ADHD Doesn’t Have to Make You Older

Age may be more than a number; it can also be how fast your body ages compared to your peers. And untreated ADHD, especially in the teen years, can play a role in faster aging and possibility a shorter lifespan.

Accelerated aging related to teen physical and mental health

Biological aging refers to how old your body’s cells are, as measured by changes in cell structure and components. Our cells contain the DNA that builds our bodies; our DNA also contains the genes that give us our eye color, our height, and frequently our body shapes. An important piece of the DNA strand is known as a telomere. When we are young, those telomeres are long, but as we age they grow shorter as the cells divide and make new cells. How long or short those telomeres are determines our biological age.

Lifestyle choices can affect the health of our cells and hold off some of the shortening of the telomeres in our cells. Equally, some lifestyle choices and stressors can also cause those telomeres to shorten more quickly.

Researchers in in the United States and New Zealand followed 910 teens into adulthood, making note of health habits, tobacco and alcohol use, and mental health and brain-based conditions that included ADHD. What the researchers found was the teens who did not have well-treated physical and mental health conditions—and they noted ADHD specifically in their data—tended to have faster biological aging when they reached their forties and fifties.

By not having their ADHD treated, or by poorly addressing the symptoms or hoping they would go away, the researcher saw this group of former teens reach older biological ages before their peers did. They aged faster.

“The longer I’ve done this work, and the longer that I’ve worked with older adults in particular, the more I think of psychiatric illness as not a brain disorder, but as a whole-body disorder,” says Brent Forester, MD, chief of the division of geriatric psychiatry at McLean Hospital in Massachusetts, who reviewed the study.

ADHD and growing older more rapidly

ADHD frequently impairs a person’s ability to plan time for exercise or to prepare healthful meals. In many adults with chronic conditions, including diabetes, heart disease, and depression, symptoms interfere with their ability to manage their health well. There is a greater use of tobacco, alcohol, and other substances among adults who have ADHD. Not managing or poorly managing these conditions contributes to faster biological aging.

There is also the factor of stress in one’s life. Higher amounts of stress cause the body to release hormones that remain at levels high enough to cause damage to one’s body. For teens and adults coping with the symptoms of ADHD, the problems caused by those symptoms at school, in the workplace, and in social situations mean that stress is a constant in their lives. This stress, over time, also contributes to faster aging.

Russell A. Barkley, PhD, is a leading researcher on ADHD. Research he published in 2019 shows that untreated or poorly managed ADHD symptoms are a health risk that can lead to fewer years of life, in addition to greater physical and mental health challenges.

“Our research shows that ADHD is much more than a neurodevelopmental disorder, it’s a significant public health issue,” says Dr. Barkley. “In evaluating the health consequences of ADHD over time, we found that ADHD adversely affects every aspect of quality of life and longevity. This is due to the inherent deficiencies in self-regulation associated with ADHD that lead to poor self-care and impulsive, high-risk behavior. The findings are sobering, but also encouraging, as ADHD is the most treatable mental health disorder in psychiatry.”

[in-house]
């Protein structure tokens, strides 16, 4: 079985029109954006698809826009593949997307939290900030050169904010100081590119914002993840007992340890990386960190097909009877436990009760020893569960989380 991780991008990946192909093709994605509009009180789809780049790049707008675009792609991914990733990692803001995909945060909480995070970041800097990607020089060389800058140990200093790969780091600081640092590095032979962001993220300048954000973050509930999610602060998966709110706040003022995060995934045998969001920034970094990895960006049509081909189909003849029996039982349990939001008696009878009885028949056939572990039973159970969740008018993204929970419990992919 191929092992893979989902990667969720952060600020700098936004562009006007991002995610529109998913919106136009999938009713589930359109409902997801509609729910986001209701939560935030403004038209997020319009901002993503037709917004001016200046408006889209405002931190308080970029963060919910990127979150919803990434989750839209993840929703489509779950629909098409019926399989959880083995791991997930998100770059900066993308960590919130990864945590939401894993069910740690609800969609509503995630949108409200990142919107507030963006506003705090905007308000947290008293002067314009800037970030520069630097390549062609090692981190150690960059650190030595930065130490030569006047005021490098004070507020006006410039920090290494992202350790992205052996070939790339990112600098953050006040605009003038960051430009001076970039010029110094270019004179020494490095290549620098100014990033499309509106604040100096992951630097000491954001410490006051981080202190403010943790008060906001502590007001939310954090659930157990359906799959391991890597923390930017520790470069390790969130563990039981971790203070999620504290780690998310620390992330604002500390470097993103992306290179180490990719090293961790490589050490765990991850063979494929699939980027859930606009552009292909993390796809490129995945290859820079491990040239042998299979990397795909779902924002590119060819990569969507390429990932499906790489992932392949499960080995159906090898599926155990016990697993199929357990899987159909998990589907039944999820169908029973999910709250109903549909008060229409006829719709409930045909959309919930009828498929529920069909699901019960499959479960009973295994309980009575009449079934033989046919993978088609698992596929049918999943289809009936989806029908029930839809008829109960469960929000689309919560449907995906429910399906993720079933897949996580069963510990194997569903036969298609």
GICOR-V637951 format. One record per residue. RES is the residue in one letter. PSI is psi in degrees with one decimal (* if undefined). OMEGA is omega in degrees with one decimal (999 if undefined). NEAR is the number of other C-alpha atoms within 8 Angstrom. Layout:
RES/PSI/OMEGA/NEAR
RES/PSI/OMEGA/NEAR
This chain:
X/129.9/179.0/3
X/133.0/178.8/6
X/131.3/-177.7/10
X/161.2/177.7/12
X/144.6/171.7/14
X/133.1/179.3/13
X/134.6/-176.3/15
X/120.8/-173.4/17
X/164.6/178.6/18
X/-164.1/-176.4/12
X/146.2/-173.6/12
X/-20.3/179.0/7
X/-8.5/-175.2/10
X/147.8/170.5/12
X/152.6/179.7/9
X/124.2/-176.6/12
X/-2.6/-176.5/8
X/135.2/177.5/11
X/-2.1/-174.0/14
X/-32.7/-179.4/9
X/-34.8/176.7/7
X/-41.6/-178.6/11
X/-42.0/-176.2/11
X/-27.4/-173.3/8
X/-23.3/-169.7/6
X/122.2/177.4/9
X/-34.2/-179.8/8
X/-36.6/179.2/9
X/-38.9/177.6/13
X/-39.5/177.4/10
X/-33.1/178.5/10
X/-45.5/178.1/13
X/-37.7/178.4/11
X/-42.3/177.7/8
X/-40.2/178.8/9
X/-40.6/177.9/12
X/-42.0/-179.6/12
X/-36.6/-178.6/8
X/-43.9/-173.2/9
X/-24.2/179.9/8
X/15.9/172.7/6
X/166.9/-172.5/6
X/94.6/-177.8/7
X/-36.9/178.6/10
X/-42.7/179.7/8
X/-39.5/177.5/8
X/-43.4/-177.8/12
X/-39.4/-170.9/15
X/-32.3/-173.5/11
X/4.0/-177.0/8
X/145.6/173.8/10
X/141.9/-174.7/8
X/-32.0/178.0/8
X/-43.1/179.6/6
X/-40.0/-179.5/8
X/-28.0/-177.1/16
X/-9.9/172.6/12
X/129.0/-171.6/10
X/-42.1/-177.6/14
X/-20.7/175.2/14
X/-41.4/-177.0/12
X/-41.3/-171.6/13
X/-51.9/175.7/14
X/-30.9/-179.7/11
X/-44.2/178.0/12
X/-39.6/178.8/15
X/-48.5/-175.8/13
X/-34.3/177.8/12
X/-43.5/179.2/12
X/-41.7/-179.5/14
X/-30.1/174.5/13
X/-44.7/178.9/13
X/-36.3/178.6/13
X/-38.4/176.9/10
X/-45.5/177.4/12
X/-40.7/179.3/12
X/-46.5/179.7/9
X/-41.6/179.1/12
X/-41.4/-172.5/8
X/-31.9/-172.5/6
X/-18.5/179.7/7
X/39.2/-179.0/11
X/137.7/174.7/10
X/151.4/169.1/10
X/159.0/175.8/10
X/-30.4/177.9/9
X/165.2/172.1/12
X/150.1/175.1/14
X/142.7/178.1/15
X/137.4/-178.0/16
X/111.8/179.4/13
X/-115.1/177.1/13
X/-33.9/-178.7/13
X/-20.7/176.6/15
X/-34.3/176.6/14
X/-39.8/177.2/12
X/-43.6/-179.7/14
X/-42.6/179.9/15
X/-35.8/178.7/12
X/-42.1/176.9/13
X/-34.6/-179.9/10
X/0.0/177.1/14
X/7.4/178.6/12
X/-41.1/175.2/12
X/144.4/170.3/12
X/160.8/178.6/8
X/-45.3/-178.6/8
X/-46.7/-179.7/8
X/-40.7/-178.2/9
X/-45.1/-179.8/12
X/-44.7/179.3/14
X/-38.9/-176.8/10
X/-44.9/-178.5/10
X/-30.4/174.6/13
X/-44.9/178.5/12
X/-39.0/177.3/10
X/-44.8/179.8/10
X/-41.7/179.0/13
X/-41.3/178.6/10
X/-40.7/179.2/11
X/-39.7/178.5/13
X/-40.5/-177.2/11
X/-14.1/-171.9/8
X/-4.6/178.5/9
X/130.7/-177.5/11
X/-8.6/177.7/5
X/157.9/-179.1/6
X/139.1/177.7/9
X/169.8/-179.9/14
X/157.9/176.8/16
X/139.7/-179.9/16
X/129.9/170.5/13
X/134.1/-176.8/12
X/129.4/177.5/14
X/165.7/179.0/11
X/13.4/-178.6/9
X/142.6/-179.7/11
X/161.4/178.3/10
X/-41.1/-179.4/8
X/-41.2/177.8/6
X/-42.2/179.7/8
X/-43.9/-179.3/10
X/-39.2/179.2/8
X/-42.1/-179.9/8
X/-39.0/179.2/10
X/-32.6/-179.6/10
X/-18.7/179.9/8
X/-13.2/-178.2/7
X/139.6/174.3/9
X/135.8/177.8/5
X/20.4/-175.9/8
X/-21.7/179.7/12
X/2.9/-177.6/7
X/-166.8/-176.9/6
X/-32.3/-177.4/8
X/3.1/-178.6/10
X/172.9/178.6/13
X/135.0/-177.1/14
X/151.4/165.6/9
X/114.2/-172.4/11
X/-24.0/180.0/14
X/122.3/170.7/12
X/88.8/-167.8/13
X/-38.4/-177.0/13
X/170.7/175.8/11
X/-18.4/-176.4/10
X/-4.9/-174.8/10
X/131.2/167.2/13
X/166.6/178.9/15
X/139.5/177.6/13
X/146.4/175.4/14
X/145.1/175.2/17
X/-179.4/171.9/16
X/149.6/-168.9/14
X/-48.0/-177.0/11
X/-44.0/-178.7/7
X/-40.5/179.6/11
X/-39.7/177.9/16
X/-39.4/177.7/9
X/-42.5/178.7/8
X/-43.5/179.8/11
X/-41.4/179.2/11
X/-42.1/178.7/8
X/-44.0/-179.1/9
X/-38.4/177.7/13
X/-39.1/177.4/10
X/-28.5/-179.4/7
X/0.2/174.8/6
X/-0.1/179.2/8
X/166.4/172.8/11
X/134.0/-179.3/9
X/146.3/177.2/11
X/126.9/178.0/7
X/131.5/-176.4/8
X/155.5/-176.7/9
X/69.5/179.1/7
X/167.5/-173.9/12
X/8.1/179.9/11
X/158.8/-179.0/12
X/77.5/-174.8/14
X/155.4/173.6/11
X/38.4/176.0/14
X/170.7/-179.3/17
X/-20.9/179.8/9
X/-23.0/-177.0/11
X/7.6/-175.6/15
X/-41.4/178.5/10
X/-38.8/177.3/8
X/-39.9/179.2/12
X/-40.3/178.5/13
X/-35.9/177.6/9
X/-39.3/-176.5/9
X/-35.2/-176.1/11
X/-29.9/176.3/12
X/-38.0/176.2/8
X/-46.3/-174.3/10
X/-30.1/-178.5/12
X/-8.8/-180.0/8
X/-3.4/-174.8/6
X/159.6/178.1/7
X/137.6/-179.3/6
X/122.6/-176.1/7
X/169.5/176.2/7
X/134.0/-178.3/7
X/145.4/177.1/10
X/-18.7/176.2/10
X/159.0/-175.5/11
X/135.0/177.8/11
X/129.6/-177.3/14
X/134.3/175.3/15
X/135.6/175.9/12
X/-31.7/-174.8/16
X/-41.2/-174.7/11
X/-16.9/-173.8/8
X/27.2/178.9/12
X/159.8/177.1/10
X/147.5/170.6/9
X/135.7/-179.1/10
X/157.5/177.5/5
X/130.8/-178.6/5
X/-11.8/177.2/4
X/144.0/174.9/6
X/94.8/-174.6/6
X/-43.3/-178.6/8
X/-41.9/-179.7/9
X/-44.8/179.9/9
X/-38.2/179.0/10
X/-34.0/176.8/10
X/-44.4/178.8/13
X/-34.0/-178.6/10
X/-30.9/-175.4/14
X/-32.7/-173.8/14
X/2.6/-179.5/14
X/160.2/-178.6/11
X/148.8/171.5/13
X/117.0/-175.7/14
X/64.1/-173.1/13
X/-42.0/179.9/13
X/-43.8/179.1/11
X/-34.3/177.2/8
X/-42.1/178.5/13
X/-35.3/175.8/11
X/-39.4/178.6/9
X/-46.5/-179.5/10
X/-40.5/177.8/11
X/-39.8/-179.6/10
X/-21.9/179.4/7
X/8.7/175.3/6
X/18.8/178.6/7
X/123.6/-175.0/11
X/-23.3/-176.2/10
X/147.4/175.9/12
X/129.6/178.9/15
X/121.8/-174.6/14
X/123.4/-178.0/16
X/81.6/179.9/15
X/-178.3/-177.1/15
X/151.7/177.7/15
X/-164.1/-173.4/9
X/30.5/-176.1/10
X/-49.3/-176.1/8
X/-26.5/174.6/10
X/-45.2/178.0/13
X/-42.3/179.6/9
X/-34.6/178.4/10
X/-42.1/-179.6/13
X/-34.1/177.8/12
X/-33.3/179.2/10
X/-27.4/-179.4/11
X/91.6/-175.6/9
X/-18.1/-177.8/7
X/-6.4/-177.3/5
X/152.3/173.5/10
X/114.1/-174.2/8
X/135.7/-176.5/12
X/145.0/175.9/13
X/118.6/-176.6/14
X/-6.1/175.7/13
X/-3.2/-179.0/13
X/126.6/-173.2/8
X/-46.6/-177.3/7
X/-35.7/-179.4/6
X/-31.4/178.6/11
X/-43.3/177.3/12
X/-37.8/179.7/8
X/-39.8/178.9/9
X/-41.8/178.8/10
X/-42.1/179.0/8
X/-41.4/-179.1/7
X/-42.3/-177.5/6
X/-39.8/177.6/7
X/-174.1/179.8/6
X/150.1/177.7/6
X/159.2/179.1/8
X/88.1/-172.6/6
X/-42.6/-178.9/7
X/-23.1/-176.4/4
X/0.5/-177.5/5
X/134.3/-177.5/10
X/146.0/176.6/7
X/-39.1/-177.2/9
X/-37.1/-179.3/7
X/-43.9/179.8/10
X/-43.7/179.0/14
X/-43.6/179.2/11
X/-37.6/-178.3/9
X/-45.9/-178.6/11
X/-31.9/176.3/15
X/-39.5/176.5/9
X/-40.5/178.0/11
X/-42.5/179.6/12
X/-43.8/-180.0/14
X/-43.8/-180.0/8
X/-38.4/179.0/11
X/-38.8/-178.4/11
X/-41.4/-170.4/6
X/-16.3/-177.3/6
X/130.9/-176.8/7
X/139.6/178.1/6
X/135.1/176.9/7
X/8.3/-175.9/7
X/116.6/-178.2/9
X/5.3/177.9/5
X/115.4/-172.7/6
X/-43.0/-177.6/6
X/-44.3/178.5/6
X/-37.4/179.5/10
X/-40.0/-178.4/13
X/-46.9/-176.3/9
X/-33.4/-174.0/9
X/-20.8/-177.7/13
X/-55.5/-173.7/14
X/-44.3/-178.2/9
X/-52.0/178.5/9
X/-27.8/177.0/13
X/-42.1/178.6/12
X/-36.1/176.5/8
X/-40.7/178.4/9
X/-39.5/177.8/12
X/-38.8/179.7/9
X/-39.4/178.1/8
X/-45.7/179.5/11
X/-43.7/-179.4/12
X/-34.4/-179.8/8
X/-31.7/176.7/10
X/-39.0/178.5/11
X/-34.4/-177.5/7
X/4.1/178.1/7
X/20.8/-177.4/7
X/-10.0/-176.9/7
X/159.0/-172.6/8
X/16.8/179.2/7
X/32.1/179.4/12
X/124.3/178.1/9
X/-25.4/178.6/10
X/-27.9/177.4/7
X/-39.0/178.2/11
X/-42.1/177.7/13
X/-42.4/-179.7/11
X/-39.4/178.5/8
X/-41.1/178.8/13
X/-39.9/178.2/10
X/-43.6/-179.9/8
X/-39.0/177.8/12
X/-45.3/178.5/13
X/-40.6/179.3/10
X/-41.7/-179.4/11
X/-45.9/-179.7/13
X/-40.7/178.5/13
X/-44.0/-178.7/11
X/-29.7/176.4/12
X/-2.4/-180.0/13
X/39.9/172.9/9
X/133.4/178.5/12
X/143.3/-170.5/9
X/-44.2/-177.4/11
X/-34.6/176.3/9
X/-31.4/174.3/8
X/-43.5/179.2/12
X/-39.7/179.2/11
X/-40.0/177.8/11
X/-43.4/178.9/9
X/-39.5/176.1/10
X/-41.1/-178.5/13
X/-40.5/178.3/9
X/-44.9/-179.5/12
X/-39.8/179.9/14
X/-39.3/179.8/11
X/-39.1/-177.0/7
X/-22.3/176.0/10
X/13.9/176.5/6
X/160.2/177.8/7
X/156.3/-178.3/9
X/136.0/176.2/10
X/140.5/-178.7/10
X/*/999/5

How to slow aging and add more years to life

Biological aging can be slowed, and you can add more healthy and active years to your life. Parents can also help their children with ADHD gain more years and have a younger biological age in middle adulthood.

The first step is always to make sure your child’s, or your own, ADHD is properly addressed and treated, preferably by using multiple interventions and lifestyle supports. Parents can also model and teach healthy lifestyle choices to their children and seek out help from professionals to support a healthier lifestyle.

If a teen has ADHD or another brain-based condition, such as anxiety or depression, parents can work with their teen and a specialist to make sure the right tools to address mental health are available and used to the best of the teen’s ability. Physical health conditions and any substance use can be addressed and, if needed, professional support can be found to help teens learn to manage those conditions as they move into adulthood.

The researchers noted in their study that by addressing teen tobacco and alcohol use, treating ADHD and other brain-based conditions, and supporting a healthy diet and exercise, parents can help their children reduce the risk of faster aging. By doing the same for themselves, adults can also slow the effects of aging, no matter how old they currently are.

“The hope is if we were to study a cohort now, a much higher proportion of those children and adolescents are actually going to be treated for these things, which will reduce the risk of accelerated aging later in life,” says the study’s first author, Kyle Bourassa, PhD, a clinical psychology researcher and advanced research fellow at the Durham VA Health Care System. “Those kinds of investments younger in the lifespan could net big benefits in terms of both health and the cost of health care later on as well. If we can treat these conditions, slow people’s aging, then that’s going to have health benefits across the lifespan and basically through their entire body.”

Read more about managing ADHD and living longer:

Join the discussion: How has addressing ADHD symptoms improved your health or your child’s health?